Table lamp switches are usually designed in three different types. One is a do-it-yourself-friendly retro or antique lamp switch that comes apart with small screws; the other types include a modern sealed switch housed within a plastic case that does not come apart, and the socket stem switches that are common on the majority of table lamps. Lamp base switches, either rotary or push-button, are different from the socket-based switches of common lamps and are repaired differently. Although the retro antique base types and socket stem switches have a better opportunity for repair if they malfunction, modern sealed lamp switches can sometimes be repaired while not having to open up the case.
Base Table Lamp Switch Repair
Unplug the lamp from the wall outlet.
Unscrew the retaining nut on the switch. In most cases they will unscrew by using the thumb and the forefinger, but in some cases small pliers may be needed to exert more pressure on the nut.
Remove any backing on the base of the lamp. In most cases the backing can be peeled off and re-glued when put back on. You can also use a utility knife to slice through the backing to get at the switch.
Spray electric contact spray into the barrel of either the rotary switch or the push-button switch. Use the included straw that attaches directly to the spray cap. Guide the straw along the side of the switch. There will be a slight opening where the switch intersects the case. Do a half-second spray on either side of the switch at this intersection. The spray will penetrate inside of the case. Turn the rotary switch rapidly for about 10 turns or conversely, push a push-button switch up-and-down rapidly for 10 pushes. This will clean the contacts. Test the switch by inserting a bulb into the socket, plugging in the lamp and turning the switch on and off. If this is a plastic-sealed-case switch and it does not work after this treatment, it must be discarded and a new switch installed. If this is a retro switch that can be taken apart, go to the next step.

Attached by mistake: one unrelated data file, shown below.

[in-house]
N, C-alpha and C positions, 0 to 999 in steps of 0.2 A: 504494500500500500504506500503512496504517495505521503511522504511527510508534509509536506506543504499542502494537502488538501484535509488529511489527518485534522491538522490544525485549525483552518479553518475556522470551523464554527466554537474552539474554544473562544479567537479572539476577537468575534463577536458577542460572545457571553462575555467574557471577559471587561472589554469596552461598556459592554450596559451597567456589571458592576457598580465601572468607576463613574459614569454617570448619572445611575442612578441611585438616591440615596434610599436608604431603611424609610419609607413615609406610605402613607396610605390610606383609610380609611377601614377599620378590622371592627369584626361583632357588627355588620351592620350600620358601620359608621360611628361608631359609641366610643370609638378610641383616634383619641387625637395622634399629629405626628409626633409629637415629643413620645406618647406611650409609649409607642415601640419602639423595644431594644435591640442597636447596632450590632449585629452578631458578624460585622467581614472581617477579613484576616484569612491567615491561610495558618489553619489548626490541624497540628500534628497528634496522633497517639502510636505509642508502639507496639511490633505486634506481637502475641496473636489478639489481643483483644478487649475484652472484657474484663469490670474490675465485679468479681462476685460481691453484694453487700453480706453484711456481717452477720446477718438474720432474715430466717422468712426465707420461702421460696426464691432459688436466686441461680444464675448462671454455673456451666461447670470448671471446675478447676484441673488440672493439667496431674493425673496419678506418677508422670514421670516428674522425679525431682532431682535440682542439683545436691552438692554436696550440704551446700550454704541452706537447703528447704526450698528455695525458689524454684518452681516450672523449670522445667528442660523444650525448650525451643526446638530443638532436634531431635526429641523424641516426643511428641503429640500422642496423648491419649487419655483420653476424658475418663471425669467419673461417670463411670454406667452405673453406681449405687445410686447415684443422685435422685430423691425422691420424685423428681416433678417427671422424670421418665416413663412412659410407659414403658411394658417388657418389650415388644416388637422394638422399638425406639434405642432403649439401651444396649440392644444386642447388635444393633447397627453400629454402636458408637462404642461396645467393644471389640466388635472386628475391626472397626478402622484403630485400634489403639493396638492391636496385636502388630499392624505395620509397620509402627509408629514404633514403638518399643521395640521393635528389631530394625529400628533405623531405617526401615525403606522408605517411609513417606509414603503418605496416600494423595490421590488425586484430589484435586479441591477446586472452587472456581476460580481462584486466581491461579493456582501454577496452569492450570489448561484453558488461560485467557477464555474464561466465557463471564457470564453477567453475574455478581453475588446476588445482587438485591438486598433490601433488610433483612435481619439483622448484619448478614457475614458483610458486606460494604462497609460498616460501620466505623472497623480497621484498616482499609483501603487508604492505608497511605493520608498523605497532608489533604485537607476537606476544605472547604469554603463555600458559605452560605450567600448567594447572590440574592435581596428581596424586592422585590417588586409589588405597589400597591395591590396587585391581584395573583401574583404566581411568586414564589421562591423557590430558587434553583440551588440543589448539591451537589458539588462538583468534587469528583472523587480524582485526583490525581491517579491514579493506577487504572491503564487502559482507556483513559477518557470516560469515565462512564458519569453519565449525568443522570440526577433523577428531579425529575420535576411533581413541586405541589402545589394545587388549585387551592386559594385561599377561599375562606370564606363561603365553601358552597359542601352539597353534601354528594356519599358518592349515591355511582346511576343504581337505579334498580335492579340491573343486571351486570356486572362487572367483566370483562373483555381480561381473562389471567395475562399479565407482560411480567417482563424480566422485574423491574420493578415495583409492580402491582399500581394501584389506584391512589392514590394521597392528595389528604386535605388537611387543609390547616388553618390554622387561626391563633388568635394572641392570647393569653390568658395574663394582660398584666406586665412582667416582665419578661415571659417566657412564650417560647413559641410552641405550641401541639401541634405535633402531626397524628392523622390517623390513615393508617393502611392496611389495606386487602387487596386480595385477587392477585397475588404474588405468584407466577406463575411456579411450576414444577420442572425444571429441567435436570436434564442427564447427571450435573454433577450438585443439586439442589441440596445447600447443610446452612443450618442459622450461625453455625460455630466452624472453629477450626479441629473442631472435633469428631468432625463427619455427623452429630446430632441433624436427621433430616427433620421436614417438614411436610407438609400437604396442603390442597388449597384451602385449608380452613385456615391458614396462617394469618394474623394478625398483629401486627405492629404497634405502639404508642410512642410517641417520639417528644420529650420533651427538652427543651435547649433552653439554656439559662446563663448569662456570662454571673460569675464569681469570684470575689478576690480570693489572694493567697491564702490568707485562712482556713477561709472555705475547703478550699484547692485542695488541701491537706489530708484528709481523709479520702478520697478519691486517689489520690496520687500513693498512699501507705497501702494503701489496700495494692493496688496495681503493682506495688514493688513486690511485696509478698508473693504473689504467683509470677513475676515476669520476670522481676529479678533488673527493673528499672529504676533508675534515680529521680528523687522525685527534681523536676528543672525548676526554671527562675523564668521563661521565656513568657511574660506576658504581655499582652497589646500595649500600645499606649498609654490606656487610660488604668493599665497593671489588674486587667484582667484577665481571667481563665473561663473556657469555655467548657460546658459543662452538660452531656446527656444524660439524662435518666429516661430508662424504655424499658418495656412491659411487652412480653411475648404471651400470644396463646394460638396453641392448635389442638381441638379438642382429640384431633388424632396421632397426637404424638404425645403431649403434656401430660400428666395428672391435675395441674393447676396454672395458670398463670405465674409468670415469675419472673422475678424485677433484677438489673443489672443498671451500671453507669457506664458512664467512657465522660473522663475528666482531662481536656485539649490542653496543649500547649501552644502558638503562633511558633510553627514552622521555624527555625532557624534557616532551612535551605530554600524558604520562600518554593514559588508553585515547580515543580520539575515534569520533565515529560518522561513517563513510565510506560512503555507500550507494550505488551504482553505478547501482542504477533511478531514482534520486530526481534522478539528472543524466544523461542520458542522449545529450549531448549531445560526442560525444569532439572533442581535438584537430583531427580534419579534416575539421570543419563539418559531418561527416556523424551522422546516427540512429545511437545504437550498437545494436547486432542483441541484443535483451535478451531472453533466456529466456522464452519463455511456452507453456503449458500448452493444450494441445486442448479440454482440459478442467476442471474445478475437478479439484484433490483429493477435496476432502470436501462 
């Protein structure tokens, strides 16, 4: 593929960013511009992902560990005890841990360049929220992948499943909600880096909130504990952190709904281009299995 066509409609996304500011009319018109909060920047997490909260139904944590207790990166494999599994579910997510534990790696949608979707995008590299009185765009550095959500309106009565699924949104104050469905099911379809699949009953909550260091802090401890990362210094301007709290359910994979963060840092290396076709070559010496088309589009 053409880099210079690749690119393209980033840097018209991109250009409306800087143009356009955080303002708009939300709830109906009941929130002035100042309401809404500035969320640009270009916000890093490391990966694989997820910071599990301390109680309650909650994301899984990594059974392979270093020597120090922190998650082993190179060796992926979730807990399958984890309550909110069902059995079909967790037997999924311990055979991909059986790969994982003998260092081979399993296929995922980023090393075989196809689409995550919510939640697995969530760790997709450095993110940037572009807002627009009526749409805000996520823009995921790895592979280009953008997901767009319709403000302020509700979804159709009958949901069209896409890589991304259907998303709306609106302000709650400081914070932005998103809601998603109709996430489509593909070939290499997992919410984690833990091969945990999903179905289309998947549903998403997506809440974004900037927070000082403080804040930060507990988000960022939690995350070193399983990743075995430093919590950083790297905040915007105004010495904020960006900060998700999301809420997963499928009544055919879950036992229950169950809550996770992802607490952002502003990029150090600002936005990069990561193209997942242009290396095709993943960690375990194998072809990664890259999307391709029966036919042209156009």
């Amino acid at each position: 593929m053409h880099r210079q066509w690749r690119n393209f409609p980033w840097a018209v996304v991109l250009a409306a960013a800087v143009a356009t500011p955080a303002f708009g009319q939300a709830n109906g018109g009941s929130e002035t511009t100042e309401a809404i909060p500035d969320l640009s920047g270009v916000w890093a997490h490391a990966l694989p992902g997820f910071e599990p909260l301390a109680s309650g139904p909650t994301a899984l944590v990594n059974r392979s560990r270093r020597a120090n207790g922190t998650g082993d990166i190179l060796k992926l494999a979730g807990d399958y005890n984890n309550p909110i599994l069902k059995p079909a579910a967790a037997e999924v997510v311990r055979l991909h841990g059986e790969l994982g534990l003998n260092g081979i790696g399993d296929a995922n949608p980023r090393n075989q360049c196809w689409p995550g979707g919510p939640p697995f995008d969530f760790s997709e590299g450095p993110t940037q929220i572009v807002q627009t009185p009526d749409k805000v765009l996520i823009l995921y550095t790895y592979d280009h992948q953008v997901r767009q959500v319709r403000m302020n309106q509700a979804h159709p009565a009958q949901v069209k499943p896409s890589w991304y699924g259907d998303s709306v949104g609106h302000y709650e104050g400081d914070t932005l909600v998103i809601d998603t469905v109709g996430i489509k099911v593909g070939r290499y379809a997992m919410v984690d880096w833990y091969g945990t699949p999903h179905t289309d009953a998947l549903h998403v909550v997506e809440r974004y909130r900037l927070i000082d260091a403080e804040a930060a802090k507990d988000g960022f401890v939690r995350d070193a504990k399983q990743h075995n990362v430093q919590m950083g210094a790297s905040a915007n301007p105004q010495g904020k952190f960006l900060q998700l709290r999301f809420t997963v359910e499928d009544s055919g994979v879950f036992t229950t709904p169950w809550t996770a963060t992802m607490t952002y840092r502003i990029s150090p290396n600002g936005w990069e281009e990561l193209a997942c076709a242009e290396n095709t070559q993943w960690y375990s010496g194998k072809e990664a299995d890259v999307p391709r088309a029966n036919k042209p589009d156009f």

Unplug the lamp and remove the screws that hold the case together. Gently lift the top of the case off. On both push-button and rotary switches, there will be two copper contact fingers that are attached to the sides and protrude toward the center. At the center there will be a small circular wheel with copper-coated cams. With each push or rotation, one of the cams on the wheel will come into contact with one of the fingers attached to the side of the switch. Rotate the wheel and make sure a cam touches each finger in turn. If a finger is not being contacted, bend it outward slightly so it touches a cam when the switch is pushed.
Grease the entire mechanism with silicone spray grease if the switch turns hard. With the cover removed, spray a drop or two of grease around the rotary cam. Turn the cam several times to work the grease in. On many occasions, particularly on antique switches, the original grease dries up and the switch becomes hard or nearly impossible to turn. By adding grease, you lubricate the cam so it will turn freely and make contact with the copper fingers.
Replace the screws when the repair is complete, push the switch back into position in the base of the lamp. and tighten down the retaining nut.
Socket Stem Switch Repair
Unplug the lamp from the wall outlet.
Unscrew the light bulb, if one is in place.
Look into the socket. At the bottom will be a small round electrode that contacts the bottom nipple of the bulb. In some cases, the electrode is pushed in so far that it no longer makes contact with the bulb and the bulb will not light. Gently insert a screwdriver into the socket and slightly pry up the electrode. Replace the bulb, plug the lamp in and test the switch. If the bulb does not light up, go to the next step.
Unplug the lamp and remove the bulb. Next to the switch on the socket cover face will be a slight depression labeled “Press Here.” This is a latch on the socket cover that, when pressed with a small screwdriver, the cover can be pulled up to expose the inner socket where the wires are. Press on the depression and pull the socket cover up and away.
Check the wiring. Make sure the screws that hold the wires wrapped around the posts are firmly tightened. If a wire is broken or frayed, it needs to be cut back and stripped with a wire cutter and a wire stripper. Strip the insulation on the wire approximately 1/2-inch to expose the bare wire.
Wrap the wire around the post and tighten it down firmly with a screwdriver. Replace the socket cover by pushing it firmly back down and into place. Test the bulb in the socket by first screwing in the bulb and then plugging the lamp back in. If at this point the bulb does not light up, the socket will need to be replaced.